Or if you have any questions or feedback, you are always welcome to leave me a comment below. I’d really love to hear from you!
Vegan Hot Chocolate
- Measuring Cup and Spoons
- 2 cups filtered water
- 3 tbsp. hemp seeds or hemp hearts, hulled
- 1 tbsp. cocoa or cacao powder
- 2-3 tbsp. maple syrup or to taste
- 1 tsp. coconut oil extra virgin
- 1 tsp. maca powder (optional)
- 1/2 tsp. vanilla extract (optional)
- Add everything to the blender.
- Start the blender on the lowest setting and slowly increase to the highest setting.
- For a high-performance blender: Blend for 4-6 minutes until drink is heated to about 140F or 60C (or desired temperature).
- For a standard blender: Blend for 1-3 minutes until smooth. (look in "Recipe Notes" on how to heat.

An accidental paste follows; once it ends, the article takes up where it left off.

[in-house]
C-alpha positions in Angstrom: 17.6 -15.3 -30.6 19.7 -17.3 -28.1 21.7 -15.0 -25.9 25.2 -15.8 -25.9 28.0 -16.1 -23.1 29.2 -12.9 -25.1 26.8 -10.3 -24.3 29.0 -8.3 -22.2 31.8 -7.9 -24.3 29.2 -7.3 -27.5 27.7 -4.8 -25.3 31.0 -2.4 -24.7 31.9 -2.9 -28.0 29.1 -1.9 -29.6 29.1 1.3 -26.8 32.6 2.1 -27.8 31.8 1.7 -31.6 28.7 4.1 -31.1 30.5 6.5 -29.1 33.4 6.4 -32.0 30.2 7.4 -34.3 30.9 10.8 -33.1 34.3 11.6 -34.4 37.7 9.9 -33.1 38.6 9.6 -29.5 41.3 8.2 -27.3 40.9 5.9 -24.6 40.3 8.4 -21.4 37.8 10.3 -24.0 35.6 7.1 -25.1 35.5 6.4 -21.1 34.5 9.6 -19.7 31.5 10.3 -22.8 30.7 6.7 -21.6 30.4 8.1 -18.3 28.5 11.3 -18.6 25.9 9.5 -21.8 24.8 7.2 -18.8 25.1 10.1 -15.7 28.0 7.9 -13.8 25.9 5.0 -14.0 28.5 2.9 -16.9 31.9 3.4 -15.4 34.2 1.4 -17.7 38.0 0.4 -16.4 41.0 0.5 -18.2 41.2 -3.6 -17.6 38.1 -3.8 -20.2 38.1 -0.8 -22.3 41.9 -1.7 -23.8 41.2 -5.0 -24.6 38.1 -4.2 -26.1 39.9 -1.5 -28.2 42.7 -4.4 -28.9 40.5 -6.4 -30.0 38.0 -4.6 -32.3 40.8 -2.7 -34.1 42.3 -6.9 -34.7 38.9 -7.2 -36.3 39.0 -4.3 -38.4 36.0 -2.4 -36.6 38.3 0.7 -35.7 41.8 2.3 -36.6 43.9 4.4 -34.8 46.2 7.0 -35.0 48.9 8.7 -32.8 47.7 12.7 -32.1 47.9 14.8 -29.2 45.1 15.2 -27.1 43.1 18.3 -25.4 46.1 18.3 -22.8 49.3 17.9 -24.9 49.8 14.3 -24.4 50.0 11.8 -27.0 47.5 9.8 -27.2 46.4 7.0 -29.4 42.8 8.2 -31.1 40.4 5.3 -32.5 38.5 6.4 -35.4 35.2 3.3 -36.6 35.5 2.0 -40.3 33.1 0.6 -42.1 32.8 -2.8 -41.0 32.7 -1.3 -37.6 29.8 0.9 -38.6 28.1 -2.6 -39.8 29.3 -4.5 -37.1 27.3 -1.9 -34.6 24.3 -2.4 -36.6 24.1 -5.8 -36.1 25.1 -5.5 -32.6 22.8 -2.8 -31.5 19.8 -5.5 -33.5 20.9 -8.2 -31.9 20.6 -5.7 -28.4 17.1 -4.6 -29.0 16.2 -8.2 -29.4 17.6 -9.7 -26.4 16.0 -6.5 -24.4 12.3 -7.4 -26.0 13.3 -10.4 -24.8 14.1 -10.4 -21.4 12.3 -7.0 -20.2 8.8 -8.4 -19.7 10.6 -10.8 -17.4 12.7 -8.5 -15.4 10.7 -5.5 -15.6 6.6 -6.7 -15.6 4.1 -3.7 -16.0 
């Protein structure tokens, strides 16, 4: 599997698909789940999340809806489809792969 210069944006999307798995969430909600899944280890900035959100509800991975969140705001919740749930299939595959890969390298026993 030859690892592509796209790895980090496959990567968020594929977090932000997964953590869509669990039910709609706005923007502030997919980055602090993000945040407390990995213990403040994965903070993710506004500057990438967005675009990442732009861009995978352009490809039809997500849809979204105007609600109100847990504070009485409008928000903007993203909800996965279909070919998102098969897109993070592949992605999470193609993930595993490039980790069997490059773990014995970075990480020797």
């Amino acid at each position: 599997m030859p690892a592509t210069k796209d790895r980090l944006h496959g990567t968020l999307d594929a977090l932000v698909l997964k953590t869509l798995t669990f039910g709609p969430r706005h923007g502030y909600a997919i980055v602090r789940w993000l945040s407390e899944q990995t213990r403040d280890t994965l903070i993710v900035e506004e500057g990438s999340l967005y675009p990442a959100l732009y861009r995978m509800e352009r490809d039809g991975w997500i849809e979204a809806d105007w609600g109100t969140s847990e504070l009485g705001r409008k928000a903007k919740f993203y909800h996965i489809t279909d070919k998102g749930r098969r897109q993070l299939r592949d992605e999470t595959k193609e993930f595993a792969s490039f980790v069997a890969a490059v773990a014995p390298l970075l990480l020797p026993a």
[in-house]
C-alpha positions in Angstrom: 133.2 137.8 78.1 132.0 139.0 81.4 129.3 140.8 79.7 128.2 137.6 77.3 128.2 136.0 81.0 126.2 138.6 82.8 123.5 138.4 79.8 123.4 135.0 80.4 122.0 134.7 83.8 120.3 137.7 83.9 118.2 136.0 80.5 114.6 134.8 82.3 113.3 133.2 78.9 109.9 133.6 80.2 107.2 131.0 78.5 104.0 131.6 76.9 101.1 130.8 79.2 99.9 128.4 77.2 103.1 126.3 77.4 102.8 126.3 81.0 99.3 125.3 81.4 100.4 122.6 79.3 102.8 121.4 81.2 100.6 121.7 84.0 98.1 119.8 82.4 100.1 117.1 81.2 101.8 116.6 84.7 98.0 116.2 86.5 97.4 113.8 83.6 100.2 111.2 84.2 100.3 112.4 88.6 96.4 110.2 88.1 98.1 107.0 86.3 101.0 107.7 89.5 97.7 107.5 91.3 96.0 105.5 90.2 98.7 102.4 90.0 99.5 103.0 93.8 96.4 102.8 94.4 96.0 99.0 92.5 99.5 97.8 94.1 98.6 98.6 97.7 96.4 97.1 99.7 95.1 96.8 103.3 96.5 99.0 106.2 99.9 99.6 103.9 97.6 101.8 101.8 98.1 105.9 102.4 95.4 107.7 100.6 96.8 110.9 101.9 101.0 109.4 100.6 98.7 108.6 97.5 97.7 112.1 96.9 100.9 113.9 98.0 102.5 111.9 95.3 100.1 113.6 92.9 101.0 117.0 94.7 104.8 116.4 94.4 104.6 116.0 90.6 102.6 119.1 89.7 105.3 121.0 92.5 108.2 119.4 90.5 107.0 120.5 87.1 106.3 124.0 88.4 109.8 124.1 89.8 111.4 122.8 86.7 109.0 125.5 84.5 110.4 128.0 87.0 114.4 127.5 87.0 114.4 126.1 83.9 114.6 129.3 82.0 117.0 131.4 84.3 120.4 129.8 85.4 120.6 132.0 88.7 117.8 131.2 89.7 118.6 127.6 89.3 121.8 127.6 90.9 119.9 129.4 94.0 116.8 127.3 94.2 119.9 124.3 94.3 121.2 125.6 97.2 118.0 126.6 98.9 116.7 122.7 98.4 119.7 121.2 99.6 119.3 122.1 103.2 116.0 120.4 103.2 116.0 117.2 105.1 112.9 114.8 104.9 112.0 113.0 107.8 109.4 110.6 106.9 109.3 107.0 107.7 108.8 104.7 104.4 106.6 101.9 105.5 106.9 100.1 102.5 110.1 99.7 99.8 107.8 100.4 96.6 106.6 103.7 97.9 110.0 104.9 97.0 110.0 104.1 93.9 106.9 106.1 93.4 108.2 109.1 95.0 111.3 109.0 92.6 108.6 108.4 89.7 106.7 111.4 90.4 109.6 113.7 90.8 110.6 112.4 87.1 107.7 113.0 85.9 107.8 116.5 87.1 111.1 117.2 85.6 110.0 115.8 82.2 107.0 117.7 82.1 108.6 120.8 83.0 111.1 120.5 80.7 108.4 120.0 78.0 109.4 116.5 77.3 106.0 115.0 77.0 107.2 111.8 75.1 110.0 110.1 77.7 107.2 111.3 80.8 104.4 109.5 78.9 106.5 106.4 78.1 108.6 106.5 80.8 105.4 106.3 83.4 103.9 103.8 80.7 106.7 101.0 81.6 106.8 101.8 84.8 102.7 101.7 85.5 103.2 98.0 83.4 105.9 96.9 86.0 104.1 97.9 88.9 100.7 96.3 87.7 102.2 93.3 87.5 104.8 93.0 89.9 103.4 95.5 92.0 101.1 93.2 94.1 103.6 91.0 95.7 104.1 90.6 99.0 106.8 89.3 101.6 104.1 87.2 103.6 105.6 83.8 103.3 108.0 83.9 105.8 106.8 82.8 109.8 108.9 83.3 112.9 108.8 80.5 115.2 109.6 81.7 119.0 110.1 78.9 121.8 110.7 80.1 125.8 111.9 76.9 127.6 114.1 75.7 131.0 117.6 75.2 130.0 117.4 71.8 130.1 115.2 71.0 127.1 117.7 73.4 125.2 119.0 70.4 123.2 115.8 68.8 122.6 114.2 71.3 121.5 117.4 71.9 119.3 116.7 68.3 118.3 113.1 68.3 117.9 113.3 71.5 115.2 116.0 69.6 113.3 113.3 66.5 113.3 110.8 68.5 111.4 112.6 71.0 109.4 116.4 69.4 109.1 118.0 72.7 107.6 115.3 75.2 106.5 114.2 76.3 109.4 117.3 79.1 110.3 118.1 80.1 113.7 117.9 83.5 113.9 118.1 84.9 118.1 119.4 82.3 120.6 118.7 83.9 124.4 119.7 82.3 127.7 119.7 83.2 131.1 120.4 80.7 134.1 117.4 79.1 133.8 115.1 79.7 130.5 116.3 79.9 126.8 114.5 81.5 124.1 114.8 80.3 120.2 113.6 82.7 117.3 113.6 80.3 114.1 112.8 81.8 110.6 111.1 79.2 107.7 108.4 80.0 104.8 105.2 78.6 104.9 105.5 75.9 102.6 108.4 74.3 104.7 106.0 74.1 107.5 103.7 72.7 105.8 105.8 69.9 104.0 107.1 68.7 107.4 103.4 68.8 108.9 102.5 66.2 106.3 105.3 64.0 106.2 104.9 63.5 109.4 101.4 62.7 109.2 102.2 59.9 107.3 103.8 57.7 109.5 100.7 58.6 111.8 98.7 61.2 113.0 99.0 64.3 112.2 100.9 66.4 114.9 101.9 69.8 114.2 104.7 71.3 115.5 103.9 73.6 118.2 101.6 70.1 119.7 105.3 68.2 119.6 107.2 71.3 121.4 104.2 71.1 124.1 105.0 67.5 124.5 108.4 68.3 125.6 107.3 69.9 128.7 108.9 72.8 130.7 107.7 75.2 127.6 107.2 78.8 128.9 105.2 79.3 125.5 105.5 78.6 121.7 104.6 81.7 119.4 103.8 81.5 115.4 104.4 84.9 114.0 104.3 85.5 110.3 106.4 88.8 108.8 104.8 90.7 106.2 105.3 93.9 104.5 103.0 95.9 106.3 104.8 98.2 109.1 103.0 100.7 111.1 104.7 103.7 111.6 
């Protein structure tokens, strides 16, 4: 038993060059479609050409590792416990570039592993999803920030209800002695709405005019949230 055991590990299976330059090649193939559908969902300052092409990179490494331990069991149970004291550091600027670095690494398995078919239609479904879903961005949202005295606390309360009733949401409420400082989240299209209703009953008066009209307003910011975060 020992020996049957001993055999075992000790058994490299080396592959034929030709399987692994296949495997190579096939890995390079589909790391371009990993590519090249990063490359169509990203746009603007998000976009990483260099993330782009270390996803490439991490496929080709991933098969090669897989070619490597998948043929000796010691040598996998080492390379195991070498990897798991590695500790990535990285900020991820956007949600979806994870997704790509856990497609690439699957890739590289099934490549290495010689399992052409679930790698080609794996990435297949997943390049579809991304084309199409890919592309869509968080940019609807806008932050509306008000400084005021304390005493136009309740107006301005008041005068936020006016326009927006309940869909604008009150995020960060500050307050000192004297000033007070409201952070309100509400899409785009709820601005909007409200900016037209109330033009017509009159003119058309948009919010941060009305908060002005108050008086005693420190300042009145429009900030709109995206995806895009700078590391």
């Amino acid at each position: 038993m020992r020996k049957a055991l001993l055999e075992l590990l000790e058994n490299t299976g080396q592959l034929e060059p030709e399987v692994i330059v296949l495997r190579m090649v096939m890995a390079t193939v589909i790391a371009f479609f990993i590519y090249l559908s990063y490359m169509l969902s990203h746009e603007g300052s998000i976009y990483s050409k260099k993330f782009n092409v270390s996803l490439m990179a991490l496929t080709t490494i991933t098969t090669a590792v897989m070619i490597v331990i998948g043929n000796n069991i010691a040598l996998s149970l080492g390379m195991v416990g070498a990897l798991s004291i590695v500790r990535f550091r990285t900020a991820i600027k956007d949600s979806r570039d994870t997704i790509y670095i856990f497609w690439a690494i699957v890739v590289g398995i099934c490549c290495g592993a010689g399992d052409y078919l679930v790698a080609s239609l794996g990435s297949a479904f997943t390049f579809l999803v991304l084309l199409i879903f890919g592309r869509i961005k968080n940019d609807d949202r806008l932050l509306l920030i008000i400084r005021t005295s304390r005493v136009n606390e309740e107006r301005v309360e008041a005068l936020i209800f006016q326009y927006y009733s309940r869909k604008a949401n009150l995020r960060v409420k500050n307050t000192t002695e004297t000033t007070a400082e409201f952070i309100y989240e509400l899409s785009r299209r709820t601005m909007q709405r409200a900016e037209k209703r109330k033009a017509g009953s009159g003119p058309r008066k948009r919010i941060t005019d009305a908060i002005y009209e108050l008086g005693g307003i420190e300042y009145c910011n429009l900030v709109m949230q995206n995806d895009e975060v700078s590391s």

- Serve immediately.
Where to Buy?
This post contains affiliate links. When you click on one of these links we receive a small commission on any product(s) you buy at no extra cost to you. This helps to support our families and work on Sustainable Sauceresses and is greatly appreciated. For full details please see our affiliate disclosure.
Whenever possible, it is always a good practice to buy from a local store near you. Just please try to buy products packaged in glass instead of plastic. It’s even better to find it in bulk to reduce waste.
However, who you source from is just as important. So if you have to buy online, here are some companies I suggest. These companies have been chosen because they are small businesses but not necessarily focused on sustainability (it is always good to help these guys out) or larger companies that are committed to fair trade, ethical practices, and/or committed to sustainability.
I will also list the State or Country this businesses reside in so that you have the option to locate a shop close to you. Those with affiliated links will be marked by an *
For cocoa or cacao powder:
Did you give this recipe a try?